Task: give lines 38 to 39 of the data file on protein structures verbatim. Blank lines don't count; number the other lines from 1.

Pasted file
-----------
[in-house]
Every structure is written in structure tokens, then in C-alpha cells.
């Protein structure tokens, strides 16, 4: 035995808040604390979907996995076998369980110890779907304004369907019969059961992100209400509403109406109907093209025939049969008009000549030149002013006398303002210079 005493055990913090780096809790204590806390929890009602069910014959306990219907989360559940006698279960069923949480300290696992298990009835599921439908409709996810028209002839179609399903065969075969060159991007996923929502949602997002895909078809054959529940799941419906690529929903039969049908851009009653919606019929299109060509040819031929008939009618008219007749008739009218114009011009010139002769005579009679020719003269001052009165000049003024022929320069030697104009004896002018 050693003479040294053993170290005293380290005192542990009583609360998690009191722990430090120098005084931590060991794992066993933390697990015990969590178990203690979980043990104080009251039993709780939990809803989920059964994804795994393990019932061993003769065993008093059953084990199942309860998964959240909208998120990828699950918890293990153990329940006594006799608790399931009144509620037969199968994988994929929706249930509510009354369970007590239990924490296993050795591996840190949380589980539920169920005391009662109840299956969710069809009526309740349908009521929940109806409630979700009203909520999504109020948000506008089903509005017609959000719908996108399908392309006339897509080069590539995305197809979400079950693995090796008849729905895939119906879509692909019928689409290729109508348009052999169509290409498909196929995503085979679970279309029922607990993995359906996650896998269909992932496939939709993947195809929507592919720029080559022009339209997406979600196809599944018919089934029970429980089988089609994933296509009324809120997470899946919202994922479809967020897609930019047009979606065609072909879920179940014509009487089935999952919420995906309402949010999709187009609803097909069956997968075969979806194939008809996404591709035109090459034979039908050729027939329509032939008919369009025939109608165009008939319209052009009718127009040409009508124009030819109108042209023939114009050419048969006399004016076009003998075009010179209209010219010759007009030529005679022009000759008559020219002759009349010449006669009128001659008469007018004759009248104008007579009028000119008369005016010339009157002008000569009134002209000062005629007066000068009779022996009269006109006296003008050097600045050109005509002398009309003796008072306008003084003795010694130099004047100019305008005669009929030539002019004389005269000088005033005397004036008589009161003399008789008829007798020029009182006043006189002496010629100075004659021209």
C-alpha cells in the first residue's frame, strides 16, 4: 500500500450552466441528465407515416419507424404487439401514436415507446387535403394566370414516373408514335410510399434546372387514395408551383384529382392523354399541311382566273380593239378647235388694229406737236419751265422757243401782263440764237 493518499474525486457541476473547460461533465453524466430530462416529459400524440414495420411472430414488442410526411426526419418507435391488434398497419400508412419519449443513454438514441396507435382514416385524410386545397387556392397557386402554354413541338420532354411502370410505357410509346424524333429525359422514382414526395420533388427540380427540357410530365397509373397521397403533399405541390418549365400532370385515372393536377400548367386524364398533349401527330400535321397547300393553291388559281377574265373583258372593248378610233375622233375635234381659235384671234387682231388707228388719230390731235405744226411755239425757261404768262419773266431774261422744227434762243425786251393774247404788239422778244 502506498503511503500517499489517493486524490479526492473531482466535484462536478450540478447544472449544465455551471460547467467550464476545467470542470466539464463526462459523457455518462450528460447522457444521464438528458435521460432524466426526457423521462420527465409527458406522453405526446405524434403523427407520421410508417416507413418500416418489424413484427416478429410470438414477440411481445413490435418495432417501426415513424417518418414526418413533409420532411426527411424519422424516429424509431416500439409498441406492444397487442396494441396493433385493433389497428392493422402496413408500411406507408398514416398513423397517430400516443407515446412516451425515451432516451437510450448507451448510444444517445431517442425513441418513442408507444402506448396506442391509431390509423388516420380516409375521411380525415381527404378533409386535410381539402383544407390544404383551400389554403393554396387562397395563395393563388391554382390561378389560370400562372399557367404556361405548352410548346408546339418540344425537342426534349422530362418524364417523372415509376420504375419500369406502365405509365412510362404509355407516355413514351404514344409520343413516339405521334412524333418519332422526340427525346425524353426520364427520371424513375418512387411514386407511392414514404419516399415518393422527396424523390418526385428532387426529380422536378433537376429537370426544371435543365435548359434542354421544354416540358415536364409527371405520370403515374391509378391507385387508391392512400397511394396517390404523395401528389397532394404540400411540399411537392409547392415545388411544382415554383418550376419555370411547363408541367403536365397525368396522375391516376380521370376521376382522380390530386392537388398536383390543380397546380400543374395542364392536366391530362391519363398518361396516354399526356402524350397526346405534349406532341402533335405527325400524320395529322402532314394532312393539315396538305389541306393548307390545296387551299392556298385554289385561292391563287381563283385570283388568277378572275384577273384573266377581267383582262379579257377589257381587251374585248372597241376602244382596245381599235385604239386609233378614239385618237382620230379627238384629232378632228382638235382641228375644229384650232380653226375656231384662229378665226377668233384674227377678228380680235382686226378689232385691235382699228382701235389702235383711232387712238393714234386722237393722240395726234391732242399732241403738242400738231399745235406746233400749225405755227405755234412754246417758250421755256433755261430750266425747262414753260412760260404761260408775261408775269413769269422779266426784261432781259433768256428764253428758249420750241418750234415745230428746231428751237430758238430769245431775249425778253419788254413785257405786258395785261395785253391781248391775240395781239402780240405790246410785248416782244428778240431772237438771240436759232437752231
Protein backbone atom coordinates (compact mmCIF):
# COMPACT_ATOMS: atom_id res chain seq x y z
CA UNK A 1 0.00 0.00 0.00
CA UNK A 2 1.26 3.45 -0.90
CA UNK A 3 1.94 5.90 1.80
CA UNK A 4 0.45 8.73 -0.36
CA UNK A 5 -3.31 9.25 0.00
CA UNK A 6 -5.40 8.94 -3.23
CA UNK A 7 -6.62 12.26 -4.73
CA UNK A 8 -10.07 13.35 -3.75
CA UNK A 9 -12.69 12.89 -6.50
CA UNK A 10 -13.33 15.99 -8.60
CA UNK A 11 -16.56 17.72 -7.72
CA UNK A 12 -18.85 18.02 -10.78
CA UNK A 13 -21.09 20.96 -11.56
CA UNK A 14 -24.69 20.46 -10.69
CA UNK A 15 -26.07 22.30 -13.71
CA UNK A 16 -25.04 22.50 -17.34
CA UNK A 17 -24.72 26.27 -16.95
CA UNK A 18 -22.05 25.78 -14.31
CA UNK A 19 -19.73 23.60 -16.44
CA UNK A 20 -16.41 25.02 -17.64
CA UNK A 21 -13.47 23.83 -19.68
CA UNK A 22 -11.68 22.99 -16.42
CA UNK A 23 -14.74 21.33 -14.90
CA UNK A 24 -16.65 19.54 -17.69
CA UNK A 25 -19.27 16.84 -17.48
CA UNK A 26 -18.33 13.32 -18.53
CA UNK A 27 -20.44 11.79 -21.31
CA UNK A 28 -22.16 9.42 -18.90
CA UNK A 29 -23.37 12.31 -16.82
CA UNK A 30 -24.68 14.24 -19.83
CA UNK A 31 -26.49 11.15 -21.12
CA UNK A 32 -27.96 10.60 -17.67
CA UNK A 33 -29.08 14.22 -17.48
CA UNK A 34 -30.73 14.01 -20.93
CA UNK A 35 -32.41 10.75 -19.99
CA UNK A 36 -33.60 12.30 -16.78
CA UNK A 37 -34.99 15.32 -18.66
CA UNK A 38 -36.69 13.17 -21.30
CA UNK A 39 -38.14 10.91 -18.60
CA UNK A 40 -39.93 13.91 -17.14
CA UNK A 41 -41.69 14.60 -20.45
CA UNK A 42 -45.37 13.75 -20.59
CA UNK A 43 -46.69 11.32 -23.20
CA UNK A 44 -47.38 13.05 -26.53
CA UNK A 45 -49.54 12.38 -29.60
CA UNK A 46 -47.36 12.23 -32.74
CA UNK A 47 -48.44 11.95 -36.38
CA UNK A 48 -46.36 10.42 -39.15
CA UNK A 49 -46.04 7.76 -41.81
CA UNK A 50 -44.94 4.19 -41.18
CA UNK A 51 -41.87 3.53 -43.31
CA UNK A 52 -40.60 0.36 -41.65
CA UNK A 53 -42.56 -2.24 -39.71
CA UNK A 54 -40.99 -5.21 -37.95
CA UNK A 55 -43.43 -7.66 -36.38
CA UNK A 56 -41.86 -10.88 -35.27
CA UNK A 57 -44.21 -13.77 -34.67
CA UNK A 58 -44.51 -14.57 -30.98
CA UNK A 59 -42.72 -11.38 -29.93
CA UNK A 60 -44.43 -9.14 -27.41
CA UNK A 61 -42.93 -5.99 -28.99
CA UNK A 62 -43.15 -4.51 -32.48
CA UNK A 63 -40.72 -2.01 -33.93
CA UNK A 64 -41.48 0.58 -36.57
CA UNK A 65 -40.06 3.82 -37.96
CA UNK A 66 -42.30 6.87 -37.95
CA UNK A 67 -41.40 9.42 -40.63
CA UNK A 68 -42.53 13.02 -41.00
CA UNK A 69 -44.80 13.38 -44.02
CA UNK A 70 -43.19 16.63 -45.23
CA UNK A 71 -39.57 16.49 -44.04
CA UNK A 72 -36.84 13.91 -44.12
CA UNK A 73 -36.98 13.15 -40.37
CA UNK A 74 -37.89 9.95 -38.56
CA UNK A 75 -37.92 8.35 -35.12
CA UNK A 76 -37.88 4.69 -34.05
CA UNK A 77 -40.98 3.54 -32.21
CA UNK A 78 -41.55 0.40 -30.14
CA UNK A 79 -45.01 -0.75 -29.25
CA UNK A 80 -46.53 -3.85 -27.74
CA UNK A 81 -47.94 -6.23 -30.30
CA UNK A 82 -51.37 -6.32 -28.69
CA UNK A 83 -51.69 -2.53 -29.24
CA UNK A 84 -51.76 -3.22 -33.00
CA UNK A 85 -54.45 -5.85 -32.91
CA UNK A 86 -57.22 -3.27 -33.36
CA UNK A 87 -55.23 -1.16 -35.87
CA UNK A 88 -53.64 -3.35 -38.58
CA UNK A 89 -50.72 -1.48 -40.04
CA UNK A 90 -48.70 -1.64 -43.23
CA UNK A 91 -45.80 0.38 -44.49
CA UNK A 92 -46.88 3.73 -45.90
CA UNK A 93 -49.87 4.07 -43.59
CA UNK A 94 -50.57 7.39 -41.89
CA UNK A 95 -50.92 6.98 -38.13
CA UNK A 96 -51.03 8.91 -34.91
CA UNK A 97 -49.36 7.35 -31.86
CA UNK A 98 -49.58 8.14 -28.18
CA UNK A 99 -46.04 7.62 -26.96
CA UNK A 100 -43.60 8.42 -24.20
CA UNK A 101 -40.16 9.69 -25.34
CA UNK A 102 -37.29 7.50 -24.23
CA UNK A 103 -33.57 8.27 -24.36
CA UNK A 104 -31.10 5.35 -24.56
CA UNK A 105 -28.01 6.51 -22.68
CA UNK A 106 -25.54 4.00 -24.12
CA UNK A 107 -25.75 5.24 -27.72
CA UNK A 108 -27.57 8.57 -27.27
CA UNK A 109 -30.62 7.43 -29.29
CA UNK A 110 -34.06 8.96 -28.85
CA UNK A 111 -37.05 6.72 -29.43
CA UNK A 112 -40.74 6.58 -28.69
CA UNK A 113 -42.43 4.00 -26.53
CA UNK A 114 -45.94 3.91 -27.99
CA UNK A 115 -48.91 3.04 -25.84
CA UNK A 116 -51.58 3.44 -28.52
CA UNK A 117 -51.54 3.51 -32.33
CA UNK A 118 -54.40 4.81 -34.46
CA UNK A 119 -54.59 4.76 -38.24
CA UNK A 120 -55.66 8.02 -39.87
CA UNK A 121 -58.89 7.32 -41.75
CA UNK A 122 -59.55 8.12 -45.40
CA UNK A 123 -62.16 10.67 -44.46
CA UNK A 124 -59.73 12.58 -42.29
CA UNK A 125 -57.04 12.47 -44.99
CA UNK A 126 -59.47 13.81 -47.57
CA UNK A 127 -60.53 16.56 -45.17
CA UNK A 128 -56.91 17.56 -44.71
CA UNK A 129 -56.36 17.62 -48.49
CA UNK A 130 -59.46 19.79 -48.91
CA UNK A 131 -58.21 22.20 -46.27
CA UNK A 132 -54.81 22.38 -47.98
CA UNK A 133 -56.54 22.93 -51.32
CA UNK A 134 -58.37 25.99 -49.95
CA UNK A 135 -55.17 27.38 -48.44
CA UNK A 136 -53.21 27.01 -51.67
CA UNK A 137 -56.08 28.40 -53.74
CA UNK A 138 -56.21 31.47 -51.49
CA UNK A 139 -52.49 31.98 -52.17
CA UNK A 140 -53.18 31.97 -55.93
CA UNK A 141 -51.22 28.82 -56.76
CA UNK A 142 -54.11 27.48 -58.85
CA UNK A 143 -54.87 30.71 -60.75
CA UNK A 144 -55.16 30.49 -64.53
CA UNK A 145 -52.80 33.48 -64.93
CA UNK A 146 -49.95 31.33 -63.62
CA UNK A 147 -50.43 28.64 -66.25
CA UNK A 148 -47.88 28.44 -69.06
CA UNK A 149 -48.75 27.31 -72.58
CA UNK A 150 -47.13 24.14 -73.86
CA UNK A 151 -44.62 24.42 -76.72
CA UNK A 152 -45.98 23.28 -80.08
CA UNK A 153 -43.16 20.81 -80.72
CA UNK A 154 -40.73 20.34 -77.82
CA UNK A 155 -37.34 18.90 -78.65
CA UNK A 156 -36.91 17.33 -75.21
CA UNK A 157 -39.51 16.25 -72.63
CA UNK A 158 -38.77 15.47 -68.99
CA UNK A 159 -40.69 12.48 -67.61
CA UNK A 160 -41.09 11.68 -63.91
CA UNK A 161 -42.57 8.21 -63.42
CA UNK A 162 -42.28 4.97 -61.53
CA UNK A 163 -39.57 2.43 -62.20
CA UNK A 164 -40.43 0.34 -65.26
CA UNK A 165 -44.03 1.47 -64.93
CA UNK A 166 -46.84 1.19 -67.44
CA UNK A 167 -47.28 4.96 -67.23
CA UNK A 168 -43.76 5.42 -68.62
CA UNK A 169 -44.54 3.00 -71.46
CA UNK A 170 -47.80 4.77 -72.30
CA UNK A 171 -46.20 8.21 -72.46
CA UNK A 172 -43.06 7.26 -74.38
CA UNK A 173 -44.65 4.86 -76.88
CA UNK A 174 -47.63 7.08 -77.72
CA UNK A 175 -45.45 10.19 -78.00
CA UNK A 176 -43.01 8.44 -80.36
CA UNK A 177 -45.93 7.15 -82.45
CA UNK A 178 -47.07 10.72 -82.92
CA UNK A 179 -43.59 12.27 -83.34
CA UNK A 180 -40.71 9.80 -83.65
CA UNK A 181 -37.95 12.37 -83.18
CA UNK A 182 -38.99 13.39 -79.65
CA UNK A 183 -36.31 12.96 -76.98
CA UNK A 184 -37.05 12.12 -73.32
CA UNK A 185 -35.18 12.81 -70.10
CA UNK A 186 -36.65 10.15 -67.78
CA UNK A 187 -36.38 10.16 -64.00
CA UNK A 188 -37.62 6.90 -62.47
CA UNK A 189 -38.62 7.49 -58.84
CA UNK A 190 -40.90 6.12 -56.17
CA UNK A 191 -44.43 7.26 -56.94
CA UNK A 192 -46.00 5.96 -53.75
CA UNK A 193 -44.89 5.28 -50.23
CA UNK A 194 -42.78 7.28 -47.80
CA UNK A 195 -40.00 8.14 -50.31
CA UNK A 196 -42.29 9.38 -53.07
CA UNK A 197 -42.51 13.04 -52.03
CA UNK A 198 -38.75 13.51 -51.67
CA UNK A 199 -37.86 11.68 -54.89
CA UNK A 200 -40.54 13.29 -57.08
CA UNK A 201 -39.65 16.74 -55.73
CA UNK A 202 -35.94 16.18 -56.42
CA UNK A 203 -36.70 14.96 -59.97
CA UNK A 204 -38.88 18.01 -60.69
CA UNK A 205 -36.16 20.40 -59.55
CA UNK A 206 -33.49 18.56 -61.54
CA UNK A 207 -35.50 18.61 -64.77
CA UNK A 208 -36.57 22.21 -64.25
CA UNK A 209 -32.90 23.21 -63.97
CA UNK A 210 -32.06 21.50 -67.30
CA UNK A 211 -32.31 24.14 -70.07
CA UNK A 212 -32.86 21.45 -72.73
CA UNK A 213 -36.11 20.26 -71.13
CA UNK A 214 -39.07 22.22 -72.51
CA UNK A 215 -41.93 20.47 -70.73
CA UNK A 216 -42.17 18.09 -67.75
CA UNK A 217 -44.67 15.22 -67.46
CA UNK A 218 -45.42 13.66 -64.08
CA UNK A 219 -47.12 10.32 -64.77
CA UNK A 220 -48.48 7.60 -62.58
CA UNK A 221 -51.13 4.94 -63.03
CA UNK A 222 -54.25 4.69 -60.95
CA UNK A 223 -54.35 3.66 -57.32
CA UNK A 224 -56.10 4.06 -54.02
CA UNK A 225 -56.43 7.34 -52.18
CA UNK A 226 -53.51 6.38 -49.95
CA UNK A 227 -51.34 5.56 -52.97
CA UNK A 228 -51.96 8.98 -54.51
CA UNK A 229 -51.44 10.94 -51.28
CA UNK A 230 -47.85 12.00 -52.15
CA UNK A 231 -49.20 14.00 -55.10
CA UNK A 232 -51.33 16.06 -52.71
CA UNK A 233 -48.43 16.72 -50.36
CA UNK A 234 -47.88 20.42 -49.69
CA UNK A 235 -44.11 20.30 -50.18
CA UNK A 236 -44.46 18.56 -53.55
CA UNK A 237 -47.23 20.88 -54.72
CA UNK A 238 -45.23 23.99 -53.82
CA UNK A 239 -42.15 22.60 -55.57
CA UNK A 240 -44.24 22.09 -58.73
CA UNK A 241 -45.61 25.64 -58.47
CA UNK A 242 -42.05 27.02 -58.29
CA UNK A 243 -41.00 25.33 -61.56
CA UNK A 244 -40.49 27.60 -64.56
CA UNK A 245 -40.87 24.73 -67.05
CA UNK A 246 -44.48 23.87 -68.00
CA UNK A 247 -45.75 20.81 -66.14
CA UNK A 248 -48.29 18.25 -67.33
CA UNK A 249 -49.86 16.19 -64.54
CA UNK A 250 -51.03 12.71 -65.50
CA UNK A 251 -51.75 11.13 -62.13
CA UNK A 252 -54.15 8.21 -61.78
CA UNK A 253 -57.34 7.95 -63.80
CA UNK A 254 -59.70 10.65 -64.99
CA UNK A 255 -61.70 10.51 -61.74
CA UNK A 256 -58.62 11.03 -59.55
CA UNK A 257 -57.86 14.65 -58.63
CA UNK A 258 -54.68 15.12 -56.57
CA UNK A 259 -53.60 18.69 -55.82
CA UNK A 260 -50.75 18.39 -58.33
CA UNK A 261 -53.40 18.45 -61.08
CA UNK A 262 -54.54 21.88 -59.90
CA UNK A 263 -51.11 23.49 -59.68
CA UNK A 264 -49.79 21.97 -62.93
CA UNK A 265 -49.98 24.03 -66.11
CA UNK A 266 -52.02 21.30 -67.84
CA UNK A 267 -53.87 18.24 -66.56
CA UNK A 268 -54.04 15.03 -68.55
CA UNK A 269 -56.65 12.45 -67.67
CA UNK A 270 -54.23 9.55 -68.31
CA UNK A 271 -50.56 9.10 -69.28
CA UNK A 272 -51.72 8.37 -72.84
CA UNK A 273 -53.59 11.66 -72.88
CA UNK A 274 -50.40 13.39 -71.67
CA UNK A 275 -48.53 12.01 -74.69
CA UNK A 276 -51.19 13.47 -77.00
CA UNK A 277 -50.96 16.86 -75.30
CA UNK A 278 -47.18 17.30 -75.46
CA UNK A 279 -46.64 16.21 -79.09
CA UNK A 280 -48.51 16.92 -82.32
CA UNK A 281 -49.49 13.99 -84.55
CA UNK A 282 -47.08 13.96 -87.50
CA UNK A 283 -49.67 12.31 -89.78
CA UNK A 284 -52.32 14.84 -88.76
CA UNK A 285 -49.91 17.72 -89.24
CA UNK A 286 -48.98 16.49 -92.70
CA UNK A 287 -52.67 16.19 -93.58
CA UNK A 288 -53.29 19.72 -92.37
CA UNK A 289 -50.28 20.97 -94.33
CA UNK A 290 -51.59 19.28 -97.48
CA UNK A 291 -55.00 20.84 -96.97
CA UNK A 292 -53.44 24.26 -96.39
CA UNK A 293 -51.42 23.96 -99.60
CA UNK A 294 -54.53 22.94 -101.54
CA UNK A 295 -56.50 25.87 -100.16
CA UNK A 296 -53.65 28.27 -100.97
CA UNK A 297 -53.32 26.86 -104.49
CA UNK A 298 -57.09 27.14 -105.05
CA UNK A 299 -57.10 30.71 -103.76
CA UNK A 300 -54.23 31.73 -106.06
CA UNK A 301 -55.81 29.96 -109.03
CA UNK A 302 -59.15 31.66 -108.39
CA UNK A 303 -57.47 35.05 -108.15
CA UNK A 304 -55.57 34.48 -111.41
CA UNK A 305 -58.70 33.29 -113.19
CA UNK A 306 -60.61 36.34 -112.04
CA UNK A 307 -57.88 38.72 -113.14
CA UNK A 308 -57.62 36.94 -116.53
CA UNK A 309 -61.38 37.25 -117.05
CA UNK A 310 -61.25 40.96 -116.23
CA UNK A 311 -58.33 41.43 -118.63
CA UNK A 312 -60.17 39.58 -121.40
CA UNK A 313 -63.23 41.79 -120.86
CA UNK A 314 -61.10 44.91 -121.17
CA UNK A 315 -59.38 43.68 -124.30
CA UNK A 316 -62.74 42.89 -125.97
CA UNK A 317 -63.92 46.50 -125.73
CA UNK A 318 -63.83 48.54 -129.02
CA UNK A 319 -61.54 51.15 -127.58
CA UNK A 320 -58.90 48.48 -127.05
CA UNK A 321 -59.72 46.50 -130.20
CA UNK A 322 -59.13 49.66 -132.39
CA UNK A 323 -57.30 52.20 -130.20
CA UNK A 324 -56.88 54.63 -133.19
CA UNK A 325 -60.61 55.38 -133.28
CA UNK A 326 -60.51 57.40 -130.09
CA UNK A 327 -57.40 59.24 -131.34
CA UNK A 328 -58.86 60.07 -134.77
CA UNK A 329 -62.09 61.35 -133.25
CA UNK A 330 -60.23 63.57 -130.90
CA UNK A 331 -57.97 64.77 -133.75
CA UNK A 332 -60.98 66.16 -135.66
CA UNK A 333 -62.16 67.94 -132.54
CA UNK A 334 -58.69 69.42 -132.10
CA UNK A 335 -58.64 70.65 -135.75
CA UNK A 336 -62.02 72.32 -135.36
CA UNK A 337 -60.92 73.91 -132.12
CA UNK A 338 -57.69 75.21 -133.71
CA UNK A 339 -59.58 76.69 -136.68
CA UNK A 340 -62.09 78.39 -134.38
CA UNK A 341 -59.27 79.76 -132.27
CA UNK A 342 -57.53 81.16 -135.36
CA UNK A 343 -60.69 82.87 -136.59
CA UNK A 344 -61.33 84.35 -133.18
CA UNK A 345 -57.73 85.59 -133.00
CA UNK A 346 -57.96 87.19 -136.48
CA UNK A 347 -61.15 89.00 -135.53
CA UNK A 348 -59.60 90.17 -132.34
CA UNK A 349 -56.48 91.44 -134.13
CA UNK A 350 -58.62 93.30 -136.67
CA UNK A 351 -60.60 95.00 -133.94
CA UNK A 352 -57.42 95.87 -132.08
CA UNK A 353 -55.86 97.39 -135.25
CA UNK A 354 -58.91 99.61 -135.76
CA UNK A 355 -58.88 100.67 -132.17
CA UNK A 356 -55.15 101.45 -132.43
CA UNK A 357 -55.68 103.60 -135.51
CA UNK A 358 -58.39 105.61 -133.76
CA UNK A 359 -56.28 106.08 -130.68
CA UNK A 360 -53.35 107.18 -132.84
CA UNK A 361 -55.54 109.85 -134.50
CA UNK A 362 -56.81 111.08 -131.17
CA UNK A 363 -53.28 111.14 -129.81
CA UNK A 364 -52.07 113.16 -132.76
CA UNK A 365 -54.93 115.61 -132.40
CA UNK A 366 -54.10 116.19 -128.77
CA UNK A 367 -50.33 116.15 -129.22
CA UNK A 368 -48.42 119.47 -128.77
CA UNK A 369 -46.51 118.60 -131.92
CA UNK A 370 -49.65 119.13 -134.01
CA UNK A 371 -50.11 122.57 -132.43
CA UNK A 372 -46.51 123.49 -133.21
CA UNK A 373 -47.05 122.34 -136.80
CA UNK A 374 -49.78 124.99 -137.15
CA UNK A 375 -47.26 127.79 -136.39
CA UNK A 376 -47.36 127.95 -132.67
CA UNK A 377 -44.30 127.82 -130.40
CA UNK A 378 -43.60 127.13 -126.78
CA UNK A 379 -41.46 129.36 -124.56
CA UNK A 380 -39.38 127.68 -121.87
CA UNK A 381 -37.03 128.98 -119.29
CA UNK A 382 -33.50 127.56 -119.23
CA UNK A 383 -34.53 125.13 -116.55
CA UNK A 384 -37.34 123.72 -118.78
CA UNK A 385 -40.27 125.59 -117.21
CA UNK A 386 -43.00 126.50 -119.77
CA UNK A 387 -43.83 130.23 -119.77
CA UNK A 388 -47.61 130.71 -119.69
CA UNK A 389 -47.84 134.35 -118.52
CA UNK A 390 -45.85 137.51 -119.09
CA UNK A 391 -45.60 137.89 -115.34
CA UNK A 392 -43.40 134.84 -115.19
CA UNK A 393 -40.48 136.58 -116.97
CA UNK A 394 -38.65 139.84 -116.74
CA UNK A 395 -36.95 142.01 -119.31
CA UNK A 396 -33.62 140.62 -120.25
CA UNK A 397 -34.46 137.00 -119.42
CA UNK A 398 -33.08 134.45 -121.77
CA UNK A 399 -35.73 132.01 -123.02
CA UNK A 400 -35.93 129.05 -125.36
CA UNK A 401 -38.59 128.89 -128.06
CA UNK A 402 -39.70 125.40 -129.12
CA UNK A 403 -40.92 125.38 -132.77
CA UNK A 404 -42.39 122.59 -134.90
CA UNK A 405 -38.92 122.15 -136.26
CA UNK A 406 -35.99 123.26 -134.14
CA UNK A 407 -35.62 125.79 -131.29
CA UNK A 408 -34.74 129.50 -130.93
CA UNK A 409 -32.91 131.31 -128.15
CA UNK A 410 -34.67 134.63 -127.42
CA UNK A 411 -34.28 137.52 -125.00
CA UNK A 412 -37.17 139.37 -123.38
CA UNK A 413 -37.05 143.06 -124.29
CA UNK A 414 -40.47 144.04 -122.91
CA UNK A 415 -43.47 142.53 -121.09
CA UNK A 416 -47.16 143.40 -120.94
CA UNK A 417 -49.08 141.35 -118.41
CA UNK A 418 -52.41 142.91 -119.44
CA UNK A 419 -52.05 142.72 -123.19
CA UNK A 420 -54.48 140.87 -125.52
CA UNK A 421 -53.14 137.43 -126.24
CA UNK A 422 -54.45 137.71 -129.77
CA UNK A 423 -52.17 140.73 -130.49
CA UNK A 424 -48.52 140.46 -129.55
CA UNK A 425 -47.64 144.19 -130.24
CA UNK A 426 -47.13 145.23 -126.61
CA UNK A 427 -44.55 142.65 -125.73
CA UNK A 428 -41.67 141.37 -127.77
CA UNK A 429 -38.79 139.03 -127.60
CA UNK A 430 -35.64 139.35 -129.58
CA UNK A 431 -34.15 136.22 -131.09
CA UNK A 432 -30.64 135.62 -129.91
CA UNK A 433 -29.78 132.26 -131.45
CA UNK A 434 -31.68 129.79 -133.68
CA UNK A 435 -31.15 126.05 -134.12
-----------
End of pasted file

CA UNK A 32 -27.96 10.60 -17.67
CA UNK A 33 -29.08 14.22 -17.48